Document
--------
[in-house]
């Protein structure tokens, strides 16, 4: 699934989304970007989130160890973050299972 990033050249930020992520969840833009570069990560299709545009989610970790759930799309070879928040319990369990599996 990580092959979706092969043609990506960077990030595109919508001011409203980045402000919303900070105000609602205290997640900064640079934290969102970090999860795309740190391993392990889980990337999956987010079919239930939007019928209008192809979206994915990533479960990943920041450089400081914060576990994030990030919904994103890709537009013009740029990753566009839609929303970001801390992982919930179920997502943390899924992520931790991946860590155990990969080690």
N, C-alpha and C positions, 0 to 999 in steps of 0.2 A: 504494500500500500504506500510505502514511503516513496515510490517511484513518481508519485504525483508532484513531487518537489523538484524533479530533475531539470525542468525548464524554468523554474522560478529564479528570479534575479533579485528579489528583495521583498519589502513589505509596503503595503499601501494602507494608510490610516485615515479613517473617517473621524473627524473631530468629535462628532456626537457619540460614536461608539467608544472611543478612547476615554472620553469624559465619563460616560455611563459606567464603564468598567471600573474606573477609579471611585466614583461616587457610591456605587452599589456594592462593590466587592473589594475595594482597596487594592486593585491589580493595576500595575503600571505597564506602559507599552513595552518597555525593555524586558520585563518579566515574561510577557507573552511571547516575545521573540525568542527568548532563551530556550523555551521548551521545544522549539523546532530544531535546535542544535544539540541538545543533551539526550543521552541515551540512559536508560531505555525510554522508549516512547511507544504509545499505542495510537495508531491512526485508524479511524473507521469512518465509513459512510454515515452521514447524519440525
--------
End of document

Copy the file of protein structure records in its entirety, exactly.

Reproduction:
[in-house]
């Protein structure tokens, strides 16, 4: 699934989304970007989130160890973050299972 990033050249930020992520969840833009570069990560299709545009989610970790759930799309070879928040319990369990599996 990580092959979706092969043609990506960077990030595109919508001011409203980045402000919303900070105000609602205290997640900064640079934290969102970090999860795309740190391993392990889980990337999956987010079919239930939007019928209008192809979206994915990533479960990943920041450089400081914060576990994030990030919904994103890709537009013009740029990753566009839609929303970001801390992982919930179920997502943390899924992520931790991946860590155990990969080690």
N, C-alpha and C positions, 0 to 999 in steps of 0.2 A: 504494500500500500504506500510505502514511503516513496515510490517511484513518481508519485504525483508532484513531487518537489523538484524533479530533475531539470525542468525548464524554468523554474522560478529564479528570479534575479533579485528579489528583495521583498519589502513589505509596503503595503499601501494602507494608510490610516485615515479613517473617517473621524473627524473631530468629535462628532456626537457619540460614536461608539467608544472611543478612547476615554472620553469624559465619563460616560455611563459606567464603564468598567471600573474606573477609579471611585466614583461616587457610591456605587452599589456594592462593590466587592473589594475595594482597596487594592486593585491589580493595576500595575503600571505597564506602559507599552513595552518597555525593555524586558520585563518579566515574561510577557507573552511571547516575545521573540525568542527568548532563551530556550523555551521548551521545544522549539523546532530544531535546535542544535544539540541538545543533551539526550543521552541515551540512559536508560531505555525510554522508549516512547511507544504509545499505542495510537495508531491512526485508524479511524473507521469512518465509513459512510454515515452521514447524519440525